“Prudence is a key accounting principle which makes sure that assets and income are not overstated and liabilities and expenses are not understated.” I learnt this in my first few lessons on Financial Accounting during my Pre-University days. I do not think this is a principle practised by every company these days, especially when expansion in revenue is always followed by even higher costs and most of the time, losses. Since I am not a CEO of any online start-up, let’s talk about prudence as a key principle in property investments today. Do note that the concept of prudence and the concept of not doing anything are two totally different things altogether.
Be wary, bad times are here. If we intend to buy many units and quickly sell it off when we get the keys, think again. The number of transactions has been falling for many quarters. The average price has just recently dropped which meant that the market is indeed extremely negative, in terms of sentiment. Demand is now fully restrained by everyone who continues to say negative things about everything. If I am a first-time buyer today, as soon as I have spoken to three different people, I would most probably decide to WAIT and SEE instead of view, compare and buy (primary) or view, negotiate and buy (secondary).
Be savvy, bad times may also be the best times. Okay, perhaps the sheer number of friends from the real estate industry which has publicly stated their wish to be Uber driver can be another good sign for bad times too. So, is this the sign to step out of the market or jump in. Neither actually. It simply meant that before we sign on any dotted lines, we need to make sure what we buy is really worth what we pay for. Just a few years ago, say 2010, nearly anything and everything we bought would have given us great returns.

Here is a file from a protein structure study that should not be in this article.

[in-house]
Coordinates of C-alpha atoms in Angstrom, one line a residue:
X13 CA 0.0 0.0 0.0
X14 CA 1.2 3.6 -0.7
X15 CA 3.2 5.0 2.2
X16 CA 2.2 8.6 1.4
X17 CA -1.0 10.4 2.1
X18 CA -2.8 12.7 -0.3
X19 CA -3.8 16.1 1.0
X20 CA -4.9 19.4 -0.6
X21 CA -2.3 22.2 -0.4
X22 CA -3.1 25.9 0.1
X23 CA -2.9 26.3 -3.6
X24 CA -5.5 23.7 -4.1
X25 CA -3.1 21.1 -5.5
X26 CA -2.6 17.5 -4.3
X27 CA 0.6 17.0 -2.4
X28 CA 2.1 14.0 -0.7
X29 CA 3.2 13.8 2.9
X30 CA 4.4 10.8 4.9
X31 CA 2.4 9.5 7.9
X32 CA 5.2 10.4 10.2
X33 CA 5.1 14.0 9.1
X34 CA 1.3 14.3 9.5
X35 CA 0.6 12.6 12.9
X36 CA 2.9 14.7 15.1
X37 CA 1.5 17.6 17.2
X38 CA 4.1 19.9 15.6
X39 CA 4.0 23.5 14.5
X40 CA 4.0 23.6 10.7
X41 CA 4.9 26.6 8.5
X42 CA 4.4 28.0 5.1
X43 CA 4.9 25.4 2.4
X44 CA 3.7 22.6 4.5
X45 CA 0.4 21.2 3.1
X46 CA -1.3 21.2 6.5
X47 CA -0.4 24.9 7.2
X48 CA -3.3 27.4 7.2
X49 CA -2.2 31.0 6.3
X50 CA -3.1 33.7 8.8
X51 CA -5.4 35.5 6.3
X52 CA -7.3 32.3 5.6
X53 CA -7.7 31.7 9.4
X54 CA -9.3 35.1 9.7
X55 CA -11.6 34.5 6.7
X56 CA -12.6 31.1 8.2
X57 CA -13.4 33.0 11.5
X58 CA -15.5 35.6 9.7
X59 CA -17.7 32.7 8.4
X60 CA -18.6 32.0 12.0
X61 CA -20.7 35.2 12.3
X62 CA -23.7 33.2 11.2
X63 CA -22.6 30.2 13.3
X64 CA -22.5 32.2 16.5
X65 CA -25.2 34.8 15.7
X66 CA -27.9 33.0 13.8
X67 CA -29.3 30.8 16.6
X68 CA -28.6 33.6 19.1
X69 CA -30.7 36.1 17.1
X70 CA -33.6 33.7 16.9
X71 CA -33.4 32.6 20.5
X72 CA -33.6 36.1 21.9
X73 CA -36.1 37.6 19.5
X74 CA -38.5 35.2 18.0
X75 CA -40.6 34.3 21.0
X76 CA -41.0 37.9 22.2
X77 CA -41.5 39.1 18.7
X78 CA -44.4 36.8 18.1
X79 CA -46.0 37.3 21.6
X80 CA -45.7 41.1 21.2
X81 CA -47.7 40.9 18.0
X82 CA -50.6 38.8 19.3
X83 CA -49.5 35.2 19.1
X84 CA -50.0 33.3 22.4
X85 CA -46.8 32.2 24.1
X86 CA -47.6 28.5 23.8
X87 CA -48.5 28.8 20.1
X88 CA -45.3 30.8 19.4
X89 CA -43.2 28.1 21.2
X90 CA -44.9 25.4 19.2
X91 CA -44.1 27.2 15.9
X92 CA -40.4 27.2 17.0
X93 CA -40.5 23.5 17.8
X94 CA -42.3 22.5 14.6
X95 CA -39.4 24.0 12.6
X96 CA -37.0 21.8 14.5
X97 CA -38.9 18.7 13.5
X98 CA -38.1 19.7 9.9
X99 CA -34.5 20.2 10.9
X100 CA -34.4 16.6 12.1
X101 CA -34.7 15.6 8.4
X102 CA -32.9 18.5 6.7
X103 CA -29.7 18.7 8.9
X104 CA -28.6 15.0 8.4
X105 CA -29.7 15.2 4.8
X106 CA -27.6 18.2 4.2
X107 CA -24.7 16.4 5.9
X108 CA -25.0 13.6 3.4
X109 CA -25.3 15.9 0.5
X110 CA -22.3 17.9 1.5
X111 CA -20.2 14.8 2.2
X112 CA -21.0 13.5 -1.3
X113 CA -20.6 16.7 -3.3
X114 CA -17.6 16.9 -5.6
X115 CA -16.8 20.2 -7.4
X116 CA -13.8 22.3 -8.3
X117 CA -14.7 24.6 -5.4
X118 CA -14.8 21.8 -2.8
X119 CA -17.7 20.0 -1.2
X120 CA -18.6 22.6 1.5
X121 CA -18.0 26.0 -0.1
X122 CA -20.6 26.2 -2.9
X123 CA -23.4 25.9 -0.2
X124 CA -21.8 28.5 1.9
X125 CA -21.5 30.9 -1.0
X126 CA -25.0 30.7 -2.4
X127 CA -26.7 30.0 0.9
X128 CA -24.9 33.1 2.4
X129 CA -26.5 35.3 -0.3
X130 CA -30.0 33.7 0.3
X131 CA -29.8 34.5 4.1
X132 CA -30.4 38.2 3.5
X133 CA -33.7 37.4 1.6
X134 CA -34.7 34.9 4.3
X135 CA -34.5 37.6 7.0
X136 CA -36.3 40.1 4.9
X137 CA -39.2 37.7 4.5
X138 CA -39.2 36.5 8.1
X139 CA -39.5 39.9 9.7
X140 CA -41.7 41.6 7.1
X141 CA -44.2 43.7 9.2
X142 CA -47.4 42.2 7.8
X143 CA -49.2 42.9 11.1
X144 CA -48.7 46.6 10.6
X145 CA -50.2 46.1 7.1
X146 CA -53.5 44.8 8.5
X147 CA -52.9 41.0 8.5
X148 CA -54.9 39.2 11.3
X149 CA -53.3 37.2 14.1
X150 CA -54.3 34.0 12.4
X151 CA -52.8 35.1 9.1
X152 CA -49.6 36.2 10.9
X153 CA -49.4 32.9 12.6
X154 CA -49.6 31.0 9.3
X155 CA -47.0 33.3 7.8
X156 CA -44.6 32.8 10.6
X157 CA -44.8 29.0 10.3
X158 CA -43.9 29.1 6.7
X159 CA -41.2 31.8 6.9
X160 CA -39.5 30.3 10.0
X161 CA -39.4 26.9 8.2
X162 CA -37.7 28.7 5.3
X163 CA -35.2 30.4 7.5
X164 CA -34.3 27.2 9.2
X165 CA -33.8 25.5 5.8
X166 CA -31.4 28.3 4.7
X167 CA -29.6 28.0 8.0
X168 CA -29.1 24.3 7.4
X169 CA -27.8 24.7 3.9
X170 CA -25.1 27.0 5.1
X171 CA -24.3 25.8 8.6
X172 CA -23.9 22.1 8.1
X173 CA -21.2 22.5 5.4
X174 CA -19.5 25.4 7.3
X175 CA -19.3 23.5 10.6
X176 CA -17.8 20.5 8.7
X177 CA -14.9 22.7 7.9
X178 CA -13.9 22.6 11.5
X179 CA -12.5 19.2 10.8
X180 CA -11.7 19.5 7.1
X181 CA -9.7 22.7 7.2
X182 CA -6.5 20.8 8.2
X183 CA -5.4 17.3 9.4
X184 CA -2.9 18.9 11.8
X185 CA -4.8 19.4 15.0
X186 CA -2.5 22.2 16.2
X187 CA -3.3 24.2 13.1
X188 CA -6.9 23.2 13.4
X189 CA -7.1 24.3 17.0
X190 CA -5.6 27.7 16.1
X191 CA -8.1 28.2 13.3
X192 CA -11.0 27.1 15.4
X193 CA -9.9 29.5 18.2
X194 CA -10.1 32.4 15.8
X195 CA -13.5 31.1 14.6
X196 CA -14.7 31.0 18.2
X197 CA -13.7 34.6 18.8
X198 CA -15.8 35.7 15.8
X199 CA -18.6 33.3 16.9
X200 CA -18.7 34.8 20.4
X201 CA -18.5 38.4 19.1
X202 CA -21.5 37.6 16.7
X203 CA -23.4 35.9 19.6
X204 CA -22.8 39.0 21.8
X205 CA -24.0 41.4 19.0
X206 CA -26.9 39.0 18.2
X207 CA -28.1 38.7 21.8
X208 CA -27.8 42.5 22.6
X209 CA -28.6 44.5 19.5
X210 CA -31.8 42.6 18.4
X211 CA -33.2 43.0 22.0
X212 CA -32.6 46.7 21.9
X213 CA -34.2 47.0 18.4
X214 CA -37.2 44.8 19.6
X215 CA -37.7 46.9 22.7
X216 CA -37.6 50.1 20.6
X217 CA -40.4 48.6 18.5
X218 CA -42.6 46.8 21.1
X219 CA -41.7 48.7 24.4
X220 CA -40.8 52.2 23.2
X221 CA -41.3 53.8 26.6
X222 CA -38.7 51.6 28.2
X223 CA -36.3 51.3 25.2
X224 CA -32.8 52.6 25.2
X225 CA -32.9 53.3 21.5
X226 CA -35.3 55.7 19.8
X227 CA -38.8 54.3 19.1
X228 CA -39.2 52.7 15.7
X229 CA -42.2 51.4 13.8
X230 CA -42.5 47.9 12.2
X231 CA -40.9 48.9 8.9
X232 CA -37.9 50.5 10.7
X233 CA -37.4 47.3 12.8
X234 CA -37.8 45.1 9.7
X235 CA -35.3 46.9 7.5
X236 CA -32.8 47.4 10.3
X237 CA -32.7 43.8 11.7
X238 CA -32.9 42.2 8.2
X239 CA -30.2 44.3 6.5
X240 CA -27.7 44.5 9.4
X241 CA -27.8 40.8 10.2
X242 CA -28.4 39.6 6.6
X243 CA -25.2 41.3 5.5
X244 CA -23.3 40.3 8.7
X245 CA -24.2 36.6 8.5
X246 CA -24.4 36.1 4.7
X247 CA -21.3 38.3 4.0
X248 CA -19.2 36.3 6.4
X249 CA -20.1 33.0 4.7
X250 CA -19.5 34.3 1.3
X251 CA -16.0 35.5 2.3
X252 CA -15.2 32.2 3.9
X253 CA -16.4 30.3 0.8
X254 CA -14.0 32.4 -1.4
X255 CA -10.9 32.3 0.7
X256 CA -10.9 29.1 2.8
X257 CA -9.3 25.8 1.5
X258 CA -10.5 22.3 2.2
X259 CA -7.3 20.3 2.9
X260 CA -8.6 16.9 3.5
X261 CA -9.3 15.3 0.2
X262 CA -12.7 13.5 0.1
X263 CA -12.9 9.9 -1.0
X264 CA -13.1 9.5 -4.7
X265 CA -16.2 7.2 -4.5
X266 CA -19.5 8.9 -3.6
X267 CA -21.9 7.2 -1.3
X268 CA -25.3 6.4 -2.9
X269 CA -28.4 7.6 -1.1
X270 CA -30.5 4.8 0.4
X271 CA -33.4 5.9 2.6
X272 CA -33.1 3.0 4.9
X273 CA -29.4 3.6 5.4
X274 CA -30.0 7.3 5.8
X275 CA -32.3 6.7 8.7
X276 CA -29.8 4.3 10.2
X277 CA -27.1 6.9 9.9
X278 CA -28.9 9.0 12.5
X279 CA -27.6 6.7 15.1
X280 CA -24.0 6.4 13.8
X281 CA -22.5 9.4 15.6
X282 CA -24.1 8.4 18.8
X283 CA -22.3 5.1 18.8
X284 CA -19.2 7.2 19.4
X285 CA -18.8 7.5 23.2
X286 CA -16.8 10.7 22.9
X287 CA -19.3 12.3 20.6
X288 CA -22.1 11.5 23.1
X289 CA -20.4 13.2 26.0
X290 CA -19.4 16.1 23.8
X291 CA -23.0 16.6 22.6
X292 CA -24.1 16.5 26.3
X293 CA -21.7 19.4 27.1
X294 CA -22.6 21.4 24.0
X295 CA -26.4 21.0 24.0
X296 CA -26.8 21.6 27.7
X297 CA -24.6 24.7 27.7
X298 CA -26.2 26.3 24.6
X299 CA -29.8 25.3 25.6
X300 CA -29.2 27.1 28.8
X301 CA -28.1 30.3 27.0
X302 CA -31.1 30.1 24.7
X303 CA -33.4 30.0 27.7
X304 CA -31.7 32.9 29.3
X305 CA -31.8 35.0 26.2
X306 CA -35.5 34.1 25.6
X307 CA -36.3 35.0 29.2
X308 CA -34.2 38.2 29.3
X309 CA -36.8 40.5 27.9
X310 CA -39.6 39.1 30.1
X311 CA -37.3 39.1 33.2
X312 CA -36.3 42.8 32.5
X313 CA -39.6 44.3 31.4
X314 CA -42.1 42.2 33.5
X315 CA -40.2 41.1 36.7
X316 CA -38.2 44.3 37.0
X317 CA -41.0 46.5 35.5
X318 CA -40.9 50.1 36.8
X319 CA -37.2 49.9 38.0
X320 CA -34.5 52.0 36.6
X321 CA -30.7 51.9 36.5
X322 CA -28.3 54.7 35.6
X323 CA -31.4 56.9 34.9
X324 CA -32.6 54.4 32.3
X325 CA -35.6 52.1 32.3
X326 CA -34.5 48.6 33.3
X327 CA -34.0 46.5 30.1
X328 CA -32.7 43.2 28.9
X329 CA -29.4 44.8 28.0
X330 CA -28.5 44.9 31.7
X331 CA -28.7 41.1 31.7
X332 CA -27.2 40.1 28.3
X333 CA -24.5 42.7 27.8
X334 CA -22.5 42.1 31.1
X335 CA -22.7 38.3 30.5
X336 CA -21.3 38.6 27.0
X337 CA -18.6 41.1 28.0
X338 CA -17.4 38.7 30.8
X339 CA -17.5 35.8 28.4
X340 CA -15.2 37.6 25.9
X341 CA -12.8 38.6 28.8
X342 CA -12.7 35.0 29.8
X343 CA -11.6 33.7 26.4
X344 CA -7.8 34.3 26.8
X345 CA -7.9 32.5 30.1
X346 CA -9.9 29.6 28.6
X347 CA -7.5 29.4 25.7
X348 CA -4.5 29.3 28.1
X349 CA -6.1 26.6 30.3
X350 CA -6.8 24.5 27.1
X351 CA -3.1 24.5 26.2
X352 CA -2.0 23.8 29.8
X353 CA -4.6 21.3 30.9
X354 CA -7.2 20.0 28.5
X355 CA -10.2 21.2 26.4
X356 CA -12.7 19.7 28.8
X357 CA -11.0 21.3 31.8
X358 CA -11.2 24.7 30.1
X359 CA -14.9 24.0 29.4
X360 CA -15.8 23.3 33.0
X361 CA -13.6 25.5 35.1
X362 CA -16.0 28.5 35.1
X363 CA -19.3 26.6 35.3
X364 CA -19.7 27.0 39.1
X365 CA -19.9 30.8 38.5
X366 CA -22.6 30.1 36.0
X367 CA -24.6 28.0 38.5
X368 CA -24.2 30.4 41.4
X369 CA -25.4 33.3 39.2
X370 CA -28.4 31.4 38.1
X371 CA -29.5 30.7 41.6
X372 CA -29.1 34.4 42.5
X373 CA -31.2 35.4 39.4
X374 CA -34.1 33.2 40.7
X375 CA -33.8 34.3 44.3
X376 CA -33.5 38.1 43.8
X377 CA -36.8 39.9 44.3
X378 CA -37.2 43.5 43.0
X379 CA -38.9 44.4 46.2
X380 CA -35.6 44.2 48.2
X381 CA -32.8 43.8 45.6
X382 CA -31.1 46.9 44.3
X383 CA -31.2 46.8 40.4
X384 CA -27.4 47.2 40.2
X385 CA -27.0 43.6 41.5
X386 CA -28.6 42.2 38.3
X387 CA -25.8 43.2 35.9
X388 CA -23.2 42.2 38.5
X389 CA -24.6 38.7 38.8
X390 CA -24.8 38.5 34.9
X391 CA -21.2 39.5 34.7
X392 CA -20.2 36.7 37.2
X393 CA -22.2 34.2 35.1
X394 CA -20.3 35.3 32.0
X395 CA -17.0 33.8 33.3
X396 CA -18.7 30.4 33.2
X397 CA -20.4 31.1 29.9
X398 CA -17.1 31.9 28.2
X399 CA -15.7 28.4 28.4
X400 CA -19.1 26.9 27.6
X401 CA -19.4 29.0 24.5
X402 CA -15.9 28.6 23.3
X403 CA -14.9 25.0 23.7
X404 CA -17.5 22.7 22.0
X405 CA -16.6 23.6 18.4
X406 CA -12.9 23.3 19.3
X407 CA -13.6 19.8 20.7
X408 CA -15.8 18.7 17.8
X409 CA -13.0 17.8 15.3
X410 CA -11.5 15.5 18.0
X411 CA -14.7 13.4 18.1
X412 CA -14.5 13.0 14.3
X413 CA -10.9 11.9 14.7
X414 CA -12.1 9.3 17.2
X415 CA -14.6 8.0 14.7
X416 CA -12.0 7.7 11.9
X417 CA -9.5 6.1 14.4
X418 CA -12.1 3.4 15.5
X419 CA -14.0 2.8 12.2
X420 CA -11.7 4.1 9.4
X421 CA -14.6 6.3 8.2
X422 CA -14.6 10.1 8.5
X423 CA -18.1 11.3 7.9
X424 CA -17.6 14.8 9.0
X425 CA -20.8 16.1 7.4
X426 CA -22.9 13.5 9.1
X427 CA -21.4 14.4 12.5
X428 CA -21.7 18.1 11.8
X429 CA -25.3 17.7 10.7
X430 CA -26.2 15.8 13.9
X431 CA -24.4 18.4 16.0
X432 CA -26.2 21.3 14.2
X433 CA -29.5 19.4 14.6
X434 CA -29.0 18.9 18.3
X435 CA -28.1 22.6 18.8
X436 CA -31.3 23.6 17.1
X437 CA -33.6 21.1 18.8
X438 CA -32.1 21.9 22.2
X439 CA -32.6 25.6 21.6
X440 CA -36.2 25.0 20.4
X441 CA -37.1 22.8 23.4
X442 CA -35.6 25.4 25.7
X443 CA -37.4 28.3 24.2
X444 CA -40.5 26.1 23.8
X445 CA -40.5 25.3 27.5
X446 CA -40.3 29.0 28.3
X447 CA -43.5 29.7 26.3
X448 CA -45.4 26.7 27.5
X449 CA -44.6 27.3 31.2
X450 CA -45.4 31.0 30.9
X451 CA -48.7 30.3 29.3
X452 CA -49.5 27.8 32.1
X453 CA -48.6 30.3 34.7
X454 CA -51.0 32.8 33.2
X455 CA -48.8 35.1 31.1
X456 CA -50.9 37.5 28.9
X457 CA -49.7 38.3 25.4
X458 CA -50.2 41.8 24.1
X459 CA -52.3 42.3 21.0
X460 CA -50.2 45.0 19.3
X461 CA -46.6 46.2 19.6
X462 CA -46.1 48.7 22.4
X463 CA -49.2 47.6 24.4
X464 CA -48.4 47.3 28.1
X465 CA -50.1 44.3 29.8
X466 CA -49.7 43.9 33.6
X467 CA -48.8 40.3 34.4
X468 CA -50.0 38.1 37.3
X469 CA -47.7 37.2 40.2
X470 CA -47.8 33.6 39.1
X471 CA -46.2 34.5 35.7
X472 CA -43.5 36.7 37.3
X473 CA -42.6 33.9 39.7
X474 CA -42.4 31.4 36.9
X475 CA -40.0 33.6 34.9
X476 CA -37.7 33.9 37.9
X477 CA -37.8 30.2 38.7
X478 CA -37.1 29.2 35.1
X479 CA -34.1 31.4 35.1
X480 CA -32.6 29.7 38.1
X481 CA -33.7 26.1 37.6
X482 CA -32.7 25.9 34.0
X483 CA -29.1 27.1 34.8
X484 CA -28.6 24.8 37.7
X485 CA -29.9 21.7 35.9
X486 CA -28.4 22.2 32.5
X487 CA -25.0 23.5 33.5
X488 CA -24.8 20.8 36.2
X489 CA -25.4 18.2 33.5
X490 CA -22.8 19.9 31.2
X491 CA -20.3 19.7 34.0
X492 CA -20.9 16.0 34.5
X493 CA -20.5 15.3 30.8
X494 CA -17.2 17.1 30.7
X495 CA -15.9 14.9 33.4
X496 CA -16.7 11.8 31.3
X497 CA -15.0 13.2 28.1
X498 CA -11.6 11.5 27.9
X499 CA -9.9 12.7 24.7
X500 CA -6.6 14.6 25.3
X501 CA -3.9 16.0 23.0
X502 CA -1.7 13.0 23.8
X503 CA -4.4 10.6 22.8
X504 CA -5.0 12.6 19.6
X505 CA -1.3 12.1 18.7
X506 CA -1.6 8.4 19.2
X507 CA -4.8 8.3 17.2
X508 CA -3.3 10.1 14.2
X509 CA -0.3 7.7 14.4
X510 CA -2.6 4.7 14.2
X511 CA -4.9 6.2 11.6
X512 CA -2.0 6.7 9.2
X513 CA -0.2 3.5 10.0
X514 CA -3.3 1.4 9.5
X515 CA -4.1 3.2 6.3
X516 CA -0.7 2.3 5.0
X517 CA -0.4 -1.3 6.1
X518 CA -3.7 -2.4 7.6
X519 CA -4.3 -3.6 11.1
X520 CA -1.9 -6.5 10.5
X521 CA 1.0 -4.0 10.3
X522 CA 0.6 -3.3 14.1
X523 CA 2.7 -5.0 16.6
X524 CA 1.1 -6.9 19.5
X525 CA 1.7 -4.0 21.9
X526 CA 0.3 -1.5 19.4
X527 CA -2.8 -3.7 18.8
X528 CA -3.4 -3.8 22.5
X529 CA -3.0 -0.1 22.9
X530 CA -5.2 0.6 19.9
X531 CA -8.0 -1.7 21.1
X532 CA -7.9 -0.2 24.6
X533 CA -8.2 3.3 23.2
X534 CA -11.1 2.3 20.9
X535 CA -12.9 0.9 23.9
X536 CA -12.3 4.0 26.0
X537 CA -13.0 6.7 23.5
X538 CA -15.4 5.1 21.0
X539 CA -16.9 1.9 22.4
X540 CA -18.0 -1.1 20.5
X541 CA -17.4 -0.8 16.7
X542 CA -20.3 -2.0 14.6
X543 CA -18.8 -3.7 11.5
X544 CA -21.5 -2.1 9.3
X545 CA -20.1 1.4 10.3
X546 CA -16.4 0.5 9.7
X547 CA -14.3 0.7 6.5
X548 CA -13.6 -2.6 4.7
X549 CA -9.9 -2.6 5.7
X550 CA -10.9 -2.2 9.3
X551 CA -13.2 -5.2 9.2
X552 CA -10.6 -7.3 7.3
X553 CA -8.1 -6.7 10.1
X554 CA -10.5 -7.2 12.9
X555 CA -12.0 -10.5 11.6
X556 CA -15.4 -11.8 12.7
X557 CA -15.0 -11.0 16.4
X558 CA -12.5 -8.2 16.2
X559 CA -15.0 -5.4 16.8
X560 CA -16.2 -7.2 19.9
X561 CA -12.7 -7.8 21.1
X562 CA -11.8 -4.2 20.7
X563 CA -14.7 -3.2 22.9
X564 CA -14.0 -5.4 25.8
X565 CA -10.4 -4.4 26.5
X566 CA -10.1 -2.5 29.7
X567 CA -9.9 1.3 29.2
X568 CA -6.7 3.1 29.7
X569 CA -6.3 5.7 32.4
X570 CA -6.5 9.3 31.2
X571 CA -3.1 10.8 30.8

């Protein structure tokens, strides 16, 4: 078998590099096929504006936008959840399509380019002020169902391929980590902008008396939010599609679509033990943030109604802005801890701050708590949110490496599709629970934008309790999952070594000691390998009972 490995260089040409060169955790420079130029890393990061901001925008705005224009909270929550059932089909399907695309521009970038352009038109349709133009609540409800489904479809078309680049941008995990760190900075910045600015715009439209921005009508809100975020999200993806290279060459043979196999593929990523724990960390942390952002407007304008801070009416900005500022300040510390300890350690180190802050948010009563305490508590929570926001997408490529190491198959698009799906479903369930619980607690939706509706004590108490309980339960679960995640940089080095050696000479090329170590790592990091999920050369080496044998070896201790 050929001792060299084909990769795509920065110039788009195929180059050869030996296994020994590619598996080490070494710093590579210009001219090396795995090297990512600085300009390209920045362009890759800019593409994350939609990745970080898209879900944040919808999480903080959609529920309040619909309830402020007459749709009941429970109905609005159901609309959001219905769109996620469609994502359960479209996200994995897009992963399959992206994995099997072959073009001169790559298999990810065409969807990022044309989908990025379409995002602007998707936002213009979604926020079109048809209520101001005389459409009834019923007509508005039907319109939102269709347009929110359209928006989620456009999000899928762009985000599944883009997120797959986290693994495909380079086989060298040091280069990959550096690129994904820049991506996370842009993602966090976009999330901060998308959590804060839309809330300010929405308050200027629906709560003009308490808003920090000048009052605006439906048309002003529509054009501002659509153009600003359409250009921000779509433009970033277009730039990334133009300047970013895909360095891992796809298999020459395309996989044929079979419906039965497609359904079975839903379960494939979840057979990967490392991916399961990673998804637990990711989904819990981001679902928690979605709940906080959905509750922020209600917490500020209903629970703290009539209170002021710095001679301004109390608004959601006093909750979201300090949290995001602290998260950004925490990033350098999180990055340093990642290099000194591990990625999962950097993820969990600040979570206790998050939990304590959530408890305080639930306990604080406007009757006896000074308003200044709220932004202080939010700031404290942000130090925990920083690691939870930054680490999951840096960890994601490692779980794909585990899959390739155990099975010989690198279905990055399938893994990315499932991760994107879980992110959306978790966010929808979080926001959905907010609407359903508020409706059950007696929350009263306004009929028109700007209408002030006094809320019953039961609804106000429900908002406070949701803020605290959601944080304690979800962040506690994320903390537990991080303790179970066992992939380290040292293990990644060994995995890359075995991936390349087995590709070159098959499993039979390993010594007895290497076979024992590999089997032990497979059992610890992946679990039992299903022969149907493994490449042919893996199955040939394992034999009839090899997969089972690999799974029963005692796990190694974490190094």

Be safe, compare seriously. Today, it is much more important to understand what we are buying. Compare it to all the property prices within the same area and neighbouring areas. A rebate from the developer cannot save us when the property we bought today is still much higher priced than everything nearby. By the way, is it really necessary to pay a huge premium for a LRT / MRT station 500 metres away versus another development about 10 minutes away but 15% lower priced? No right or wrong. There are markets for both. Former means you target people who opt for convenience. Latter means you are looking at affordability.
Be warned about the world economy. It remains extremely fragile. Google for ‘financial crisis’ for some readings. Then google for ‘property bubble’ for some readings as well. We may note that the countries mentioned in those articles include the big and developed ones as well and not just the emerging markets like Malaysia. This is not the time to over-leverage or to take more risks than necessary. Of course, if we did not buy anything and nothing really happens within the next 5 years, then we may have lost one cycle of opportunity.
On a longer term basis, when we look at the overall cost of doing business, the demand from a young population, the continuous urbanisation as well as a growing economy, the property prices has just one way to go; up. it will not be a straight line and this is the reason why whatever we invest in, we must always be prudent. Minimise unnecessary risks by understanding a little more about what we are investing in. By the way, any fast returns being promised today, it’s better to step away. I already have a few friends who bought into some properties in a faraway land which is now potentially a pyramid scheme. I just hope they could get back their money. Happy investing.
written on 7 July 2016
Next suggested article: Still true, “property prices too high.”